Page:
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Eight-million-year-old monkey tooth fossil discovered in Abu Dhabi

Iridescent Ammonite

‘A rare find like this is a first for the entire region’

July 8, 2014 9:50 by



A rare fossilised tooth of an ancient guenon monkey was unearthed from Shuwaihat Island in Abu Dhabi, WAM reports.

Although the discovery was made in 2009, it was made public only on July 3 in the scientific journal, Proceedings of the National Academy of Sciences of the United States of America, by an international team of scientists from educational institutions around the world, in addition to the Abu Dhabi Tourism and Culture Authority.

“Old World monkeys are the most successful and diverse group of living non-human primates, in terms of the number of species, behavioural repertoires and ecology. They have much to teach us about the processes of evolution and the principles of ecology, and are among our closest living relatives,” according to Old World Monkeys by Paul F. Whitehead and Clifford J. Jolly.

Familiar examples of these species, which are commonly found in Africa and Asia, include baboons, mangabeys, leaf monkeys, langurs, as well as African and Asian macaques.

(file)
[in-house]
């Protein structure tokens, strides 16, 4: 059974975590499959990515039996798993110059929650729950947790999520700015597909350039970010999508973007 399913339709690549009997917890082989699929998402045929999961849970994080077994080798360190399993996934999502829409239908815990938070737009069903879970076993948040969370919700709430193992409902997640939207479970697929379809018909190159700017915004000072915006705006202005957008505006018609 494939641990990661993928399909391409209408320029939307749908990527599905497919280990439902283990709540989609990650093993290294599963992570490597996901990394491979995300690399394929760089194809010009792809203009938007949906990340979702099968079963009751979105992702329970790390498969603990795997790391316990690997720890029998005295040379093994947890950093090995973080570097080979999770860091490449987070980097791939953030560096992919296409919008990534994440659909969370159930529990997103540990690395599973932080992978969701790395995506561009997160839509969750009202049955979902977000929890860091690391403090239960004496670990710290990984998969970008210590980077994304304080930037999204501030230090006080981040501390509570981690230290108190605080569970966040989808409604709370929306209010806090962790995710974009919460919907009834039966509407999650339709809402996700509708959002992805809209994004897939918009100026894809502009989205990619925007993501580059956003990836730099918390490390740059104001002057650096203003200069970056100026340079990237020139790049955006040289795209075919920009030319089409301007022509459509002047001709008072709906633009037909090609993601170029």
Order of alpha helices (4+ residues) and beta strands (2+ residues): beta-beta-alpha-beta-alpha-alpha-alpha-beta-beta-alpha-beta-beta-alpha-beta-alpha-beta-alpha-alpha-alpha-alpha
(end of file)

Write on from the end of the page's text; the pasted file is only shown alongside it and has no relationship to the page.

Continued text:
Estimated to be between 6.5 and 8 million years old, the fossilised molar tooth of the Old World guenon monkey could help scientists in understanding the reasons for their migration into the Arabian Peninsula, which is why the discovery is considered profound.

Dr Chris Gilbert, lead author of the study, says: “We know that Old World monkeys originated and migrated out of Africa millions of years ago, but, until now, it has been unclear as to exactly when and how. These fossils indicate that, instead, Old World monkey dispersal could have taken place throughout the Arabian Peninsula, even before the Messinian Crisis.”

Berlin Museum für Naturkunde’s Dr Faysal Bibi, co-author of the paper, adds: “We still know relatively little about ancient life in the Arabian Peninsula. A rare find like this is a first for the entire region.”



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